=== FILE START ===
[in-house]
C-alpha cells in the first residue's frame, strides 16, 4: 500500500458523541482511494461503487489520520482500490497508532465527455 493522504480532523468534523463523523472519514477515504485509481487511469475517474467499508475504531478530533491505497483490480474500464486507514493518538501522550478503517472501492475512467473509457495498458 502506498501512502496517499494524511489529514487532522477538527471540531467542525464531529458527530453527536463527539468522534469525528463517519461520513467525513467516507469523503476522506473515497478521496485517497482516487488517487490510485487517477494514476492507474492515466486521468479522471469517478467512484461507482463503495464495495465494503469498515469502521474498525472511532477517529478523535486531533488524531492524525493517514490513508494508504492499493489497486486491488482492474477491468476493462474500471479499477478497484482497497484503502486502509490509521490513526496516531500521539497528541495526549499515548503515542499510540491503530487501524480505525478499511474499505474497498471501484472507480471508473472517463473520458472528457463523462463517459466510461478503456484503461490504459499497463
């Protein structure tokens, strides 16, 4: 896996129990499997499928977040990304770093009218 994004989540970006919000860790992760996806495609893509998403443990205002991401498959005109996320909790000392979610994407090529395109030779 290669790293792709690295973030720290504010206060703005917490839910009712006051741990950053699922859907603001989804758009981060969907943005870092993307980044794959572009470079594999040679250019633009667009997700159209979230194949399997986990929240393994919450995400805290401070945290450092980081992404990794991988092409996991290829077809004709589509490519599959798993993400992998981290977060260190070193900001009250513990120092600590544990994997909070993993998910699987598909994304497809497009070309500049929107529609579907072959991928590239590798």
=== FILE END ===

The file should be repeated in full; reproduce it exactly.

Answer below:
[in-house]
C-alpha cells in the first residue's frame, strides 16, 4: 500500500458523541482511494461503487489520520482500490497508532465527455 493522504480532523468534523463523523472519514477515504485509481487511469475517474467499508475504531478530533491505497483490480474500464486507514493518538501522550478503517472501492475512467473509457495498458 502506498501512502496517499494524511489529514487532522477538527471540531467542525464531529458527530453527536463527539468522534469525528463517519461520513467525513467516507469523503476522506473515497478521496485517497482516487488517487490510485487517477494514476492507474492515466486521468479522471469517478467512484461507482463503495464495495465494503469498515469502521474498525472511532477517529478523535486531533488524531492524525493517514490513508494508504492499493489497486486491488482492474477491468476493462474500471479499477478497484482497497484503502486502509490509521490513526496516531500521539497528541495526549499515548503515542499510540491503530487501524480505525478499511474499505474497498471501484472507480471508473472517463473520458472528457463523462463517459466510461478503456484503461490504459499497463
């Protein structure tokens, strides 16, 4: 896996129990499997499928977040990304770093009218 994004989540970006919000860790992760996806495609893509998403443990205002991401498959005109996320909790000392979610994407090529395109030779 290669790293792709690295973030720290504010206060703005917490839910009712006051741990950053699922859907603001989804758009981060969907943005870092993307980044794959572009470079594999040679250019633009667009997700159209979230194949399997986990929240393994919450995400805290401070945290450092980081992404990794991988092409996991290829077809004709589509490519599959798993993400992998981290977060260190070193900001009250513990120092600590544990994997909070993993998910699987598909994304497809497009070309500049929107529609579907072959991928590239590798």